— How much more can A&A Global Industries grow? The firm, which currently has a very healthy share of the bulk vending market in capsuled products, flat vendibles and equipment, also boasts a manufacturing division that includes plastic injection molding, powder coating and tool and die facilities. And then there is the company’s Koko’s Confectionery and Novelty, which makes retail and private-label candy.
What else is there? The firm that changed its name to include the word “Global” a few years ago is now living up to its ambitious moniker. Over the past year, A&A has launched an aggressive overseas initiative aimed at the growing bulk vending market in Europe. The company, which is determined to create a worldwide presence for itself, has secured licenses, products and established a distribution network that covers virtually the entire European continent. The effort, which is being headed by director of international sales Ken Barnum, is first of its kind in both size and commitment by an American company. Since assuming his post last January, Barnum has set up representation in the United Kingdom, Ireland, France, Italy, Spain, Portugal, Greece, Germany, Belgium, Luxembourg, The Netherlands, Holland and Switzerland.
“Since I have already done this before, I had the opportunity to streamline our efforts,” explained Barnum. “From the moment I started wsith A&A, I hit the ground running and have secured licenses, products and a distribution network that covers the entire continent.”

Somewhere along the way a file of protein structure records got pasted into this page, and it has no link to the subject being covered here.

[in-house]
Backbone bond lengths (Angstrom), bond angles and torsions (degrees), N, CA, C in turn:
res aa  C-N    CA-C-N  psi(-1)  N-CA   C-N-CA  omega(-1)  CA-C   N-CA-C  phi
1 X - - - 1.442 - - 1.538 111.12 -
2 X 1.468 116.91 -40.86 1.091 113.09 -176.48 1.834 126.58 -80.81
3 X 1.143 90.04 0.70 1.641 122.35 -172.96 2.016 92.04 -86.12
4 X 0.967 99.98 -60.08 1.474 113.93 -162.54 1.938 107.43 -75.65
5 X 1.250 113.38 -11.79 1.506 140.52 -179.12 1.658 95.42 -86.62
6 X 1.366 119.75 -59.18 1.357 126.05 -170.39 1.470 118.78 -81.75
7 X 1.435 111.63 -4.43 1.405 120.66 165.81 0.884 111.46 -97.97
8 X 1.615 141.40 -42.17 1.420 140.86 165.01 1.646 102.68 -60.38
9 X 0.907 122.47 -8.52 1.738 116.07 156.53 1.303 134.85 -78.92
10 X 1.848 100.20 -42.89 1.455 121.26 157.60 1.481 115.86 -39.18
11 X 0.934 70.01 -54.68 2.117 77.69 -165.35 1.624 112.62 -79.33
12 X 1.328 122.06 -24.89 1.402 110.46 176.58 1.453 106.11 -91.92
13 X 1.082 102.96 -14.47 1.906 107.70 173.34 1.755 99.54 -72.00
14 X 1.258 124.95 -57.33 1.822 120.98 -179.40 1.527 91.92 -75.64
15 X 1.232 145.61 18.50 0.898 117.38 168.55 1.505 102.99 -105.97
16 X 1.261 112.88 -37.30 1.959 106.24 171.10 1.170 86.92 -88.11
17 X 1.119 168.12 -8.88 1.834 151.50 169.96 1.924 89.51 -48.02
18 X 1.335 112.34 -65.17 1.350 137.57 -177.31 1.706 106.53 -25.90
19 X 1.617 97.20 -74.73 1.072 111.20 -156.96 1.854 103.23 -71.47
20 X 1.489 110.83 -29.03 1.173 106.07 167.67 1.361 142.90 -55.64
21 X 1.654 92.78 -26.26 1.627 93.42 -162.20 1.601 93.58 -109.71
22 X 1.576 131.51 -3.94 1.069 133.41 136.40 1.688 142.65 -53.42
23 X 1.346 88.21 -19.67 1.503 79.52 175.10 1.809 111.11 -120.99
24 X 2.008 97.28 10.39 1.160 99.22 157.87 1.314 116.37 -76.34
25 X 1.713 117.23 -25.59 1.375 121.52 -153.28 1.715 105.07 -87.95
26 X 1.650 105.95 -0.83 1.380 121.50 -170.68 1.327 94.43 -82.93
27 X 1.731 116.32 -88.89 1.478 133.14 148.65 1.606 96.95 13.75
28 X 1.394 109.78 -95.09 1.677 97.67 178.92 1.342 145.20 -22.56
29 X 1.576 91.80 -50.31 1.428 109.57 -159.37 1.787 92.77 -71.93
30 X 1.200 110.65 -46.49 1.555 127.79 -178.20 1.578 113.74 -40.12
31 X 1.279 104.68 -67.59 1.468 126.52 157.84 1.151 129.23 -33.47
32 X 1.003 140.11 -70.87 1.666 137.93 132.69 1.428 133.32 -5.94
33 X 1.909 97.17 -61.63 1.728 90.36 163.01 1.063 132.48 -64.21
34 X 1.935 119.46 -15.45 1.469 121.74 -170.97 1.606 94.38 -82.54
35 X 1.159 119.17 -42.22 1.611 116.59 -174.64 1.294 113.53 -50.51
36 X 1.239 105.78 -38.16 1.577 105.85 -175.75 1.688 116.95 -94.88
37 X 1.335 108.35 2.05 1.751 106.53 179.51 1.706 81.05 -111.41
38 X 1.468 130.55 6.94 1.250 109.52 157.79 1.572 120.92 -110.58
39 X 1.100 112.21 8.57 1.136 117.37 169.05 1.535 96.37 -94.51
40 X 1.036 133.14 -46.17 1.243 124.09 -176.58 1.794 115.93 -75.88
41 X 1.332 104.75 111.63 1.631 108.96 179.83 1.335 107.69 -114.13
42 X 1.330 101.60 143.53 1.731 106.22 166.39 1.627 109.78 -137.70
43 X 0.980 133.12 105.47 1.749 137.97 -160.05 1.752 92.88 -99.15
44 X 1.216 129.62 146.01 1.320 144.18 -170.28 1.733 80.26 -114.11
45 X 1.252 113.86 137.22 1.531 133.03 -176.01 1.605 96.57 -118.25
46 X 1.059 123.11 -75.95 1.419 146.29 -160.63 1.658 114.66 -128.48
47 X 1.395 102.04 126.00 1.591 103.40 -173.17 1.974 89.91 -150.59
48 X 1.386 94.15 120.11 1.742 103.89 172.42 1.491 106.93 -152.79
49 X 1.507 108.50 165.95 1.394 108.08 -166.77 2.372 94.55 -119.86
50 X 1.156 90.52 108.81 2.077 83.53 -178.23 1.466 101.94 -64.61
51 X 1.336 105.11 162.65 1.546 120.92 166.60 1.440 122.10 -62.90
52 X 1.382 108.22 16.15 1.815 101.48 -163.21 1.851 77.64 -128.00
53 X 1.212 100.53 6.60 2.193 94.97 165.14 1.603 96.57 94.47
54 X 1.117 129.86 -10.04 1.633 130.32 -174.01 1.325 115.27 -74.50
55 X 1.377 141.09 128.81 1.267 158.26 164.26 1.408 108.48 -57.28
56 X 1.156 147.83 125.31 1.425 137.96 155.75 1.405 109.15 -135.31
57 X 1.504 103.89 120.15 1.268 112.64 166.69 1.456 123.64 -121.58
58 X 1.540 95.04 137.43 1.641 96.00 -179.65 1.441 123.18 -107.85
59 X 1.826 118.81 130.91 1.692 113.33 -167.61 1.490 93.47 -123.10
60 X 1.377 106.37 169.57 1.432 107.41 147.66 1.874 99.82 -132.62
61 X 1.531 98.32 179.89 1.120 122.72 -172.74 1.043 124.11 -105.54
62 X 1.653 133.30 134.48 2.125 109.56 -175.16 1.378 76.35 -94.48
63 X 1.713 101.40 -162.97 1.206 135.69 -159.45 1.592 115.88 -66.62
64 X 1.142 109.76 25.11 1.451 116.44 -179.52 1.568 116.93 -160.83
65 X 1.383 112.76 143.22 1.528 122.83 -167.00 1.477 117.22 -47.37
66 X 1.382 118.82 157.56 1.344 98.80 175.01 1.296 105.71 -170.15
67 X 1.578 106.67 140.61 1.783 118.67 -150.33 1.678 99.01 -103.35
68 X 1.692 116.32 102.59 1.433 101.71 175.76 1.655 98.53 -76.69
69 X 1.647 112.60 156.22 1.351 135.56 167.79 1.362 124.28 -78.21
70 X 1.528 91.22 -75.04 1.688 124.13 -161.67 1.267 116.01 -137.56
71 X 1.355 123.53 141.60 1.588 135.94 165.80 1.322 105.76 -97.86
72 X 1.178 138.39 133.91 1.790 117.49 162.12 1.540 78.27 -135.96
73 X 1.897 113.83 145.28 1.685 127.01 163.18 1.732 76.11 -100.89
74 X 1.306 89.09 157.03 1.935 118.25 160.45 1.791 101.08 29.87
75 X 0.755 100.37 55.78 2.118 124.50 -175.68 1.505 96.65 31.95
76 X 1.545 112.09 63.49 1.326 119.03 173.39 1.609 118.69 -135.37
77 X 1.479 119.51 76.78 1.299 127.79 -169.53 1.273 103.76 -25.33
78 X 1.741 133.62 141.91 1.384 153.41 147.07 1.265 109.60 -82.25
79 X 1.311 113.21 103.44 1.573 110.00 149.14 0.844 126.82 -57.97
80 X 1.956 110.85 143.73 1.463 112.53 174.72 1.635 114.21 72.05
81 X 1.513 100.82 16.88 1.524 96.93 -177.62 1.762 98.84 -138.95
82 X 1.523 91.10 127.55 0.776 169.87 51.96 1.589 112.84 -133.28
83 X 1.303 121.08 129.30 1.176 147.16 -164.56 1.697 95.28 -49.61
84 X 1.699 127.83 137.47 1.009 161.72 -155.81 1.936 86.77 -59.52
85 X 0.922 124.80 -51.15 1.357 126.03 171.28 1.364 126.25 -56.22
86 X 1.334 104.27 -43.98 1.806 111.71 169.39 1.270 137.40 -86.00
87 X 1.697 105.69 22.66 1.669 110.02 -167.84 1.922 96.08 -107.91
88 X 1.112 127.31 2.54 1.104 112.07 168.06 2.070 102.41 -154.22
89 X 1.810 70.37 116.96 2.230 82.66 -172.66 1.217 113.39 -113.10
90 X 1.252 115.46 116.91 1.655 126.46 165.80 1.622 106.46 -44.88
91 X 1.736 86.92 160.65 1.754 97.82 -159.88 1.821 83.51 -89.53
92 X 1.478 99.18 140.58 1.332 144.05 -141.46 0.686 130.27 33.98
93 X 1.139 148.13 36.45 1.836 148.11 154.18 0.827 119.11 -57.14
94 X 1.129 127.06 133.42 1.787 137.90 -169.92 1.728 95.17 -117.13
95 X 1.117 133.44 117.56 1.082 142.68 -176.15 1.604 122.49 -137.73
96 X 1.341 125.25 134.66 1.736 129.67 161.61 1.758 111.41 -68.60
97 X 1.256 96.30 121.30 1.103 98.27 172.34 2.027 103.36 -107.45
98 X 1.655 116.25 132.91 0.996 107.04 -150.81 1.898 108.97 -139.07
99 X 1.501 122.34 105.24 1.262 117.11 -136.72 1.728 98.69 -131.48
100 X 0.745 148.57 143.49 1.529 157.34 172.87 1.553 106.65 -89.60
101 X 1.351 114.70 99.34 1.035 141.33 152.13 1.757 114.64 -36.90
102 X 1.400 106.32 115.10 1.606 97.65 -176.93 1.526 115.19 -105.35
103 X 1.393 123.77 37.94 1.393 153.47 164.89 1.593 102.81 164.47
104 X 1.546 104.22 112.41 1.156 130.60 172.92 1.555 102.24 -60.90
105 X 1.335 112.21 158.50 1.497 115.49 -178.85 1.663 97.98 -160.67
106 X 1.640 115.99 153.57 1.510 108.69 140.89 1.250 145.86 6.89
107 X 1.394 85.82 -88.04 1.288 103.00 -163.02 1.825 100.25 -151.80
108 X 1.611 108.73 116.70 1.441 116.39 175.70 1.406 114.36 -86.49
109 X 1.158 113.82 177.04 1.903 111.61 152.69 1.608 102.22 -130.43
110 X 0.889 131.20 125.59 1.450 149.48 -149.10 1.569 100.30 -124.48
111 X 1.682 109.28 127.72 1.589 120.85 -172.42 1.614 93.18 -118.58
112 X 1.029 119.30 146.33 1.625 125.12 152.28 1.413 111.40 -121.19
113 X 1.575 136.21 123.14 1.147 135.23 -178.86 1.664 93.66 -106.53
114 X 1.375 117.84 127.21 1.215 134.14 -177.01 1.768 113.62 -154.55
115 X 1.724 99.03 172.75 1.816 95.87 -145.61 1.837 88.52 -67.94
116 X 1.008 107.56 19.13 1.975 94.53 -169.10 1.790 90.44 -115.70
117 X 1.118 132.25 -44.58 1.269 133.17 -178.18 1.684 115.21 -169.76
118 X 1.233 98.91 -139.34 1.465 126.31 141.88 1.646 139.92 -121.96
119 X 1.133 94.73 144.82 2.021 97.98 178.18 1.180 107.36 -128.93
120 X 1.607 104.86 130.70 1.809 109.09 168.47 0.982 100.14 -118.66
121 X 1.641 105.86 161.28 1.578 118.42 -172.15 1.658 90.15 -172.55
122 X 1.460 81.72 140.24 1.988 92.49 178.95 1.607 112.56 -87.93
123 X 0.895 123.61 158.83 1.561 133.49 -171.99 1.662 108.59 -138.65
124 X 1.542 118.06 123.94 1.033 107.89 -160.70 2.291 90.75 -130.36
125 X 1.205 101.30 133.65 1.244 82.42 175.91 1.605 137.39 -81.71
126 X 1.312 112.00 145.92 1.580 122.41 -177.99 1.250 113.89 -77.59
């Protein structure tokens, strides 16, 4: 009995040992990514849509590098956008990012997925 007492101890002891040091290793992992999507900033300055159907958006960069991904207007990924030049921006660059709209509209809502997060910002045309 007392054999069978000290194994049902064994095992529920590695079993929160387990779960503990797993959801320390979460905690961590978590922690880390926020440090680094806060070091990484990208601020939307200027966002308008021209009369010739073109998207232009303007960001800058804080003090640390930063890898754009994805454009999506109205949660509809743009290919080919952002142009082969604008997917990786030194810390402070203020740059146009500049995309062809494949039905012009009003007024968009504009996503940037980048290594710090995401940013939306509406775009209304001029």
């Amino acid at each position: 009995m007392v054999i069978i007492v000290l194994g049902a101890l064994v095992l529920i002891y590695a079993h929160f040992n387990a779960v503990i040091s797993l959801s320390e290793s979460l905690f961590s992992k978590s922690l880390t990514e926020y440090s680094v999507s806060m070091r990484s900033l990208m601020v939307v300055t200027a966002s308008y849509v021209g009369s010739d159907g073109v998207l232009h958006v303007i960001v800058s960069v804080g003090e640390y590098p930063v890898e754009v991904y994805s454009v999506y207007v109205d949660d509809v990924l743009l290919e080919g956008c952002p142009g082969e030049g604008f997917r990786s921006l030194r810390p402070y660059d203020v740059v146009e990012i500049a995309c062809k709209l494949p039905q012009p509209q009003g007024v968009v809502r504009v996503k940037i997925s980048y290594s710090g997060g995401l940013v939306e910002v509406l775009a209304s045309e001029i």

However, the international effort, said A&A officials, has not been entirely smooth. The company has learned that setting up a vending business overseas is, in fact, extremely difficult. Among the many obstacles the firm has faced are countries with differing cultures, trends, laws and regulations, all of which has made the process both time consuming and costly.
“We’ve focused a huge amount of resources into our international initiative and believe the payoff will be global,” explained A&A vice-president, Philip Brilliant. “As a company, we are committed to promoting the vending business around the world, and [we] know that will help everyone in the industry – regardless of the country in which they operate.”
At present time, the company reports that the first shipment of products is currently on its way to Europe and its distribution network. “Their enthusiasm is overwhelming since they have been able to pre-sell most of the products,” said Gerry Clothier, vice-president of sales. “We’ve implemented a very aggressive sales program that is sure to put the European vending industry on notice that we plan to increase their choices in suppliers and variety of merchandise, provide new equipment and develop the marketplace for further expansion.”
Although A&A’s gamble on the future of European bulk vending is anything but a sure bet, the aggressive move is not without its proponents both inside and outside the industry. While American products, particularly those based on popular culture icons and themes, have been popular in Europe for decades, American teens are currently developing a taste for what marketers call the “international youth culture.” Because the marketplace is now broader, A&A feels that product development between the two continents can be synergized to the benefit of all geographic regions. “We plan to bring a little of America to Europe and a little Europe into America, and it’s all going to happen inside a capsule!” said A&A’s executive vice-president, Brian Kovens.